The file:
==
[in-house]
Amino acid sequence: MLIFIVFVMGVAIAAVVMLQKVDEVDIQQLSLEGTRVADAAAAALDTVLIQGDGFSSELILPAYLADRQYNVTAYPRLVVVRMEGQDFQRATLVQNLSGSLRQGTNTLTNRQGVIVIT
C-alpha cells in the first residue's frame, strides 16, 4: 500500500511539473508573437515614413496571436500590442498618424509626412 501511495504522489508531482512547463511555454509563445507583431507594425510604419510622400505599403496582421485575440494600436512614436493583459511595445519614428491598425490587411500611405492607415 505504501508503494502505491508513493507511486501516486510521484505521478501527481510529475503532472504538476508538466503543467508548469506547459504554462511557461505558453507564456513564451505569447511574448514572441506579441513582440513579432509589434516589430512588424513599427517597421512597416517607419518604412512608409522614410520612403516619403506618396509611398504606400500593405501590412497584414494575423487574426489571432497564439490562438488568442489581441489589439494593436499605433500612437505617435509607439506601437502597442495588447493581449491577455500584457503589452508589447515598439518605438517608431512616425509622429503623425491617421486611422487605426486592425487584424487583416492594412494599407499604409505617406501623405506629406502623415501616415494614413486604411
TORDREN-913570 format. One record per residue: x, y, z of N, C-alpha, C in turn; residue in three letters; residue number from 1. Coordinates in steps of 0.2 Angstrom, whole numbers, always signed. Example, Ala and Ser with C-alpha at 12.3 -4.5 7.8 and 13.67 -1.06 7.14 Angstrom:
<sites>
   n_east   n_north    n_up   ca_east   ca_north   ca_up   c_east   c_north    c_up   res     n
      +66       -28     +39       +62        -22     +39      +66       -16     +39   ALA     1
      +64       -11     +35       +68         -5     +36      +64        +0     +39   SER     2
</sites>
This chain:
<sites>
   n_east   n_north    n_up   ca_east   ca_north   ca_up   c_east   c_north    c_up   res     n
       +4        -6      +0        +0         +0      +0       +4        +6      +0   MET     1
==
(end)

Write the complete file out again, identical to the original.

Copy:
[in-house]
Amino acid sequence: MLIFIVFVMGVAIAAVVMLQKVDEVDIQQLSLEGTRVADAAAAALDTVLIQGDGFSSELILPAYLADRQYNVTAYPRLVVVRMEGQDFQRATLVQNLSGSLRQGTNTLTNRQGVIVIT
C-alpha cells in the first residue's frame, strides 16, 4: 500500500511539473508573437515614413496571436500590442498618424509626412 501511495504522489508531482512547463511555454509563445507583431507594425510604419510622400505599403496582421485575440494600436512614436493583459511595445519614428491598425490587411500611405492607415 505504501508503494502505491508513493507511486501516486510521484505521478501527481510529475503532472504538476508538466503543467508548469506547459504554462511557461505558453507564456513564451505569447511574448514572441506579441513582440513579432509589434516589430512588424513599427517597421512597416517607419518604412512608409522614410520612403516619403506618396509611398504606400500593405501590412497584414494575423487574426489571432497564439490562438488568442489581441489589439494593436499605433500612437505617435509607439506601437502597442495588447493581449491577455500584457503589452508589447515598439518605438517608431512616425509622429503623425491617421486611422487605426486592425487584424487583416492594412494599407499604409505617406501623405506629406502623415501616415494614413486604411
TORDREN-913570 format. One record per residue: x, y, z of N, C-alpha, C in turn; residue in three letters; residue number from 1. Coordinates in steps of 0.2 Angstrom, whole numbers, always signed. Example, Ala and Ser with C-alpha at 12.3 -4.5 7.8 and 13.67 -1.06 7.14 Angstrom:
<sites>
   n_east   n_north    n_up   ca_east   ca_north   ca_up   c_east   c_north    c_up   res     n
      +66       -28     +39       +62        -22     +39      +66       -16     +39   ALA     1
      +64       -11     +35       +68         -5     +36      +64        +0     +39   SER     2
</sites>
This chain:
<sites>
   n_east   n_north    n_up   ca_east   ca_north   ca_up   c_east   c_north    c_up   res     n
       +4        -6      +0        +0         +0      +0       +4        +6      +0   MET     1